Business Meetings – Finding the Right Balance

Managers and team leaders may often find themselves in the middle of a meeting, feeling as though they spend more time talking than doing – what is the secret to finding the right balance?

At some point or another, we have all had a boss that loves to hold a meeting, going over the same points over and over again with very little productivity actually made. On the flip side, not taking the time to sit around the table and discuss any issues and possibilities is arguably more detrimental to the development of the business.

As an entrepreneur heading up a start-up business, it is important to manage time as efficiently and effectively as possible. Time is money and, although it is nice to look at graphs pointing in the right direction, it is only when action is taken that results are achieved.

Make a Plan of Action

Many businesses stick to a quarterly meeting schedule, where they review the result of the previous three months and take stock of where the business is in accordance with their annual target. Members of staff, who may be responsible for heading up their own individual teams, come together and share ideas and discuss where improvements can be made.

The objective of a successful meeting is for all involved to become up to speed with the results of the business and to have clear action points to address and a focus over the next quarter. It is also up to team leaders to have trust in their employees. Rather than prying over their shoulder as this not only suggests an element of distrust, but takes managers away from their own daily tasks.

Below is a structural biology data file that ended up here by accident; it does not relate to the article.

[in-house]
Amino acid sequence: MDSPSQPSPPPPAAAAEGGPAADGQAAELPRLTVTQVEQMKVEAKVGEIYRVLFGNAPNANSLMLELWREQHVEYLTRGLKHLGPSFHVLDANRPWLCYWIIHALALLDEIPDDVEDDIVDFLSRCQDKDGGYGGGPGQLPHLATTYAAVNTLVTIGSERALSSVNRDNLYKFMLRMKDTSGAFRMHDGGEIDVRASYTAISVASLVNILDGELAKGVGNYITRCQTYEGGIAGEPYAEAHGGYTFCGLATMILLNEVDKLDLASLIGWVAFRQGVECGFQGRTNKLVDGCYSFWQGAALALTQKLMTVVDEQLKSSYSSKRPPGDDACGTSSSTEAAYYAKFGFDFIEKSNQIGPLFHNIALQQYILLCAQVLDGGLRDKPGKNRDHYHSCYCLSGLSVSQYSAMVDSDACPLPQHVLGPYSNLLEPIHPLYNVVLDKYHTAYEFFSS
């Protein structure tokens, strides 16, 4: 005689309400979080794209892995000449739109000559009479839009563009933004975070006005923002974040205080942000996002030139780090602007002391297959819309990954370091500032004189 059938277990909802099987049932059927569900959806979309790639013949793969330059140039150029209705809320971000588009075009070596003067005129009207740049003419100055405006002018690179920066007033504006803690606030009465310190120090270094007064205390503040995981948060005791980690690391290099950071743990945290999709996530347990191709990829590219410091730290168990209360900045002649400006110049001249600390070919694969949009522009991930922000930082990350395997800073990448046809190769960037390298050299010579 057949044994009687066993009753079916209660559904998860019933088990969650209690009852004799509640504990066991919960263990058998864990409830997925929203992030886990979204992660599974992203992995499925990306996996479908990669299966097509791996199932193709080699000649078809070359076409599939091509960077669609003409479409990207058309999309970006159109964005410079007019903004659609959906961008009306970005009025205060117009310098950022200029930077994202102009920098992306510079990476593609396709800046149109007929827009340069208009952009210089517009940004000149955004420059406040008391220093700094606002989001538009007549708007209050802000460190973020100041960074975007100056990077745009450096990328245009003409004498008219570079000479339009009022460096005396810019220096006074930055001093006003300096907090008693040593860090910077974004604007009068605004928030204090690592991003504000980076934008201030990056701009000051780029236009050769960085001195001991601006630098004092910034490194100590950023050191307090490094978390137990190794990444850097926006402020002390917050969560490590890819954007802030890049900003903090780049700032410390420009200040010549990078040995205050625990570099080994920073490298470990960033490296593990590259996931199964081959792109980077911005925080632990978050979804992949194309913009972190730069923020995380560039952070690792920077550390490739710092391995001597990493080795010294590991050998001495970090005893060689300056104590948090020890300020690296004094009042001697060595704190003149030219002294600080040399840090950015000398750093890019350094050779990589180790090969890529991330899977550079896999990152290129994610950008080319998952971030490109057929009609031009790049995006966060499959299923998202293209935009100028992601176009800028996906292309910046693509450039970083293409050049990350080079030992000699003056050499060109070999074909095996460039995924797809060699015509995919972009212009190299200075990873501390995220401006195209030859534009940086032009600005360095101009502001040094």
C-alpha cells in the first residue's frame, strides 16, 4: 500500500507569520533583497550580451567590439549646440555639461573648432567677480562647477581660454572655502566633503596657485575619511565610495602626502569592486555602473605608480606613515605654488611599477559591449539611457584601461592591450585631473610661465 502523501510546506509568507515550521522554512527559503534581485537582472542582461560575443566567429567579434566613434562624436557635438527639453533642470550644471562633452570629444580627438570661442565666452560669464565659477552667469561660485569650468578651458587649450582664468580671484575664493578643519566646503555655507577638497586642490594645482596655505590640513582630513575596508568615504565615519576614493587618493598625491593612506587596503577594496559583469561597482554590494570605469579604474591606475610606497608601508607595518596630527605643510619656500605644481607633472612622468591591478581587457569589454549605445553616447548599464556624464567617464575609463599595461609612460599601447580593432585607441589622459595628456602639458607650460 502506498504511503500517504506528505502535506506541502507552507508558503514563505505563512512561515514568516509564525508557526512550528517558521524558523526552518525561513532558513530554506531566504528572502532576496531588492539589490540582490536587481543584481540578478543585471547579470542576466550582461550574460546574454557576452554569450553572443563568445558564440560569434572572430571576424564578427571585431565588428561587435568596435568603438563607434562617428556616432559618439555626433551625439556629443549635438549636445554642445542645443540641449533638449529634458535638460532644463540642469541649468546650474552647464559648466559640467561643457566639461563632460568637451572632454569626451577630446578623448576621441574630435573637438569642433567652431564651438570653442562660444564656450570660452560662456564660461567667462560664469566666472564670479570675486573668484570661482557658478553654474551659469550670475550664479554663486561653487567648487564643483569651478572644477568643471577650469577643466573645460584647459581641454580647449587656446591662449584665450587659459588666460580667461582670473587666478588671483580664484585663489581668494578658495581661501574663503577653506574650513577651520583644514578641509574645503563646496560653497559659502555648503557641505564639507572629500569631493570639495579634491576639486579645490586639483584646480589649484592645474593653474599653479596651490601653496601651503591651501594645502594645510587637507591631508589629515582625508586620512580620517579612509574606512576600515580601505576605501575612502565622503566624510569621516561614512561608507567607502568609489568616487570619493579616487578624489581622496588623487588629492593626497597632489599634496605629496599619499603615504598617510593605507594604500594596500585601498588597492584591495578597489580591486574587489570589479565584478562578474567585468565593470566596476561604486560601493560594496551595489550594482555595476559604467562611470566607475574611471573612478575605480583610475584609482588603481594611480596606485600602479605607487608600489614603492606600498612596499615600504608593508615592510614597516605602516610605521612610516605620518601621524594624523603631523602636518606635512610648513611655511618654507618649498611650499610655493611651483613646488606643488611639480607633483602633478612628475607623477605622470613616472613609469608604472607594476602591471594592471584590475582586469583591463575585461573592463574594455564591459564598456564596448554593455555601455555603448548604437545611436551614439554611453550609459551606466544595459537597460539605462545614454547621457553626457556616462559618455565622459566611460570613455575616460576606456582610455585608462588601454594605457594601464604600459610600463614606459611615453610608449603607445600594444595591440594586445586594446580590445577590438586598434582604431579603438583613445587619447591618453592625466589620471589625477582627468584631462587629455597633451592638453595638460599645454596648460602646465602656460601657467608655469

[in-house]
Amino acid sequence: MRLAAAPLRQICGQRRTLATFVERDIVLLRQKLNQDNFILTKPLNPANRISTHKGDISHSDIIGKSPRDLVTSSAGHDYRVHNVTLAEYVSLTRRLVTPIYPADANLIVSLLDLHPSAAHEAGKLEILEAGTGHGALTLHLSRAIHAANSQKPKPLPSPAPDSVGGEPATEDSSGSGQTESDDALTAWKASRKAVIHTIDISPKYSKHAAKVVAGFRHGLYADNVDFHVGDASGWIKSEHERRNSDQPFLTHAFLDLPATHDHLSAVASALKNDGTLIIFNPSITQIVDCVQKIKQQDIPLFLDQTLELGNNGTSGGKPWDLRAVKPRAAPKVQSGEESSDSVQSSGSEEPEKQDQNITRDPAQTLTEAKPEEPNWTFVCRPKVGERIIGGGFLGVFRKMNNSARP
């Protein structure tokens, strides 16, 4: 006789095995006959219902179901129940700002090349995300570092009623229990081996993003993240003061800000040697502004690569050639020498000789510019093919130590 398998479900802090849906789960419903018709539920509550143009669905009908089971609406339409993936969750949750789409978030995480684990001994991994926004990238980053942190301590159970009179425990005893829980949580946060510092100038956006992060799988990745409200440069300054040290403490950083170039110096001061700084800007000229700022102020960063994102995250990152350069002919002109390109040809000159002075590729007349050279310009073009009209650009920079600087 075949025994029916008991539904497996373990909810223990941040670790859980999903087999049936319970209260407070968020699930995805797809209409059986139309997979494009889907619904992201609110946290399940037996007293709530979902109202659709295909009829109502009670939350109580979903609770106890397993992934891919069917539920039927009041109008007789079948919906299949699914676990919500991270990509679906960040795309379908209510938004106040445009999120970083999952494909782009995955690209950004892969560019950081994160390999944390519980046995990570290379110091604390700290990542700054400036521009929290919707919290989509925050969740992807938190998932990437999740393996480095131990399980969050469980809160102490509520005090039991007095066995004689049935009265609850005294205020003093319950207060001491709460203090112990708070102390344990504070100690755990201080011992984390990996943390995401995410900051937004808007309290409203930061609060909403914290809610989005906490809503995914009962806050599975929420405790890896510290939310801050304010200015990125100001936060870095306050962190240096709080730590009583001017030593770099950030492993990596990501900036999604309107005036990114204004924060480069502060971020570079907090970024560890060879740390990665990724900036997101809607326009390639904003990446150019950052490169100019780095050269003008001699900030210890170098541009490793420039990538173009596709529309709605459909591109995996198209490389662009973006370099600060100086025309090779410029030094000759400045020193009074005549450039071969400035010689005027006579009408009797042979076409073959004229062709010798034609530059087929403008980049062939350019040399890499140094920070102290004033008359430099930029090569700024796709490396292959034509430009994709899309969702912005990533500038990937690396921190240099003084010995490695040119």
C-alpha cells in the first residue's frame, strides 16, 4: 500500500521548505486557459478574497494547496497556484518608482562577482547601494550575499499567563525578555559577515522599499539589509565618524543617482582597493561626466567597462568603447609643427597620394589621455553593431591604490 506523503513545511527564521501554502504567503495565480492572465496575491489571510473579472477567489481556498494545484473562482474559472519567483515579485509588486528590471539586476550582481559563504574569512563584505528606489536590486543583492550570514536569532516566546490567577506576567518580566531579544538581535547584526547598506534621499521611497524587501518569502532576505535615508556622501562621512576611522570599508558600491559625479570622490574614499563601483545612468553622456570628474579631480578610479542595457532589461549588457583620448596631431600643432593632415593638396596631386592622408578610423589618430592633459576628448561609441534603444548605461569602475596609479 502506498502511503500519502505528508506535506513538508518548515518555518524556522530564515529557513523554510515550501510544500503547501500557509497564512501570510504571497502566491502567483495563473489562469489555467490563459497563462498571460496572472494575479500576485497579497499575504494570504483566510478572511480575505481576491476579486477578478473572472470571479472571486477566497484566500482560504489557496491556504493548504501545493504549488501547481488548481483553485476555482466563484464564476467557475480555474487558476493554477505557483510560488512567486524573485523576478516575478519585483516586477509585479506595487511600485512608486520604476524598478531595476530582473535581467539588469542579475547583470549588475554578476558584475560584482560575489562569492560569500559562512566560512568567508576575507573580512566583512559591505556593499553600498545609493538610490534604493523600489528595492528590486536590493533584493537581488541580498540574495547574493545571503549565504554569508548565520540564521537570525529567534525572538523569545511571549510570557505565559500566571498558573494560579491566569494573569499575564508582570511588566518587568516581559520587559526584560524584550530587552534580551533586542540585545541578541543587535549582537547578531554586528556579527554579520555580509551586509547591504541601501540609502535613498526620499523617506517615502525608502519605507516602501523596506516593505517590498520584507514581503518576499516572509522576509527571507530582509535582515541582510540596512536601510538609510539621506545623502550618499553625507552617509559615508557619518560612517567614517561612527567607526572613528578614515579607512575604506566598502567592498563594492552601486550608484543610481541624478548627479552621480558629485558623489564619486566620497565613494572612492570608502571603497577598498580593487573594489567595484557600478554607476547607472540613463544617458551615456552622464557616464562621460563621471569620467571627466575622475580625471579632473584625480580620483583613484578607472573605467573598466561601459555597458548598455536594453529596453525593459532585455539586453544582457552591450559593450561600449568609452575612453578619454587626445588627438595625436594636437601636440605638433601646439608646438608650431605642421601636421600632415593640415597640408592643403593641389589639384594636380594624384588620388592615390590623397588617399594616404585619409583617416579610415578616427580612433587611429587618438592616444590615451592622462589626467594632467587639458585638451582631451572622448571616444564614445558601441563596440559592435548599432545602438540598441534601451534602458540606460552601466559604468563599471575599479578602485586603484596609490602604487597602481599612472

Go Offsite

When it comes to corporate events such as major meetings, or team building events, it can be beneficial to work in a change of setting, as opposed to working inside the same four walls. Mixing things up a bit can also encourage creativity in the group, presenting new ideas that may not have been otherwise voiced.

Team building exercises are just as important as meetings, as this helps teams and colleagues to work better together. Every six months, hiring out a party room at a venueor going out to a restaurant and bringing everyone together for corporate events will be a day or evening well spent in the long run.

Hold Discussions

There is a major difference between holding a meeting and holding a discussion. A discussion is an informal way of teams voicing any concerns, or even bringing light on any successes – thus presenting an opportunity to give out praise.

A discussion also shows members of staff that leaders are interested in their employees on a regular basis, rather than simply looking at numbers of a spreadsheet. Holding regular, informal discussions will help staff to feel more valued and focused on achieving their individual targets. These will help for leaders to remain updated on the status of their team, without having to book a meeting or ask for a report to be filled out, which can be time consuming.

Be Open and Honest

Lastly, one of the most important factors of finding the right balance when it comes to meetings is for everyone to be open and honest with each other. It is no use sitting around a table and going through action points if what is being said is not being completely honest, regardless of how critical it may be.

Meetings are the time for constructive criticism where needed. If your team is not capable of giving and receiving this, then the time spent in the meeting will be for nothing.

By refining the time spent in meeting rooms, and ensuring that open and honest discussions are held, this will help your business to spend more time walking and less time talking.

About Mohit Tater

Mohit is the co-founder and editor of Entrepreneurship Life, a place where entrepreneurs, start-ups, and business owners can find wide ranging information, advice, resources, and tools for starting, running, and growing their businesses.

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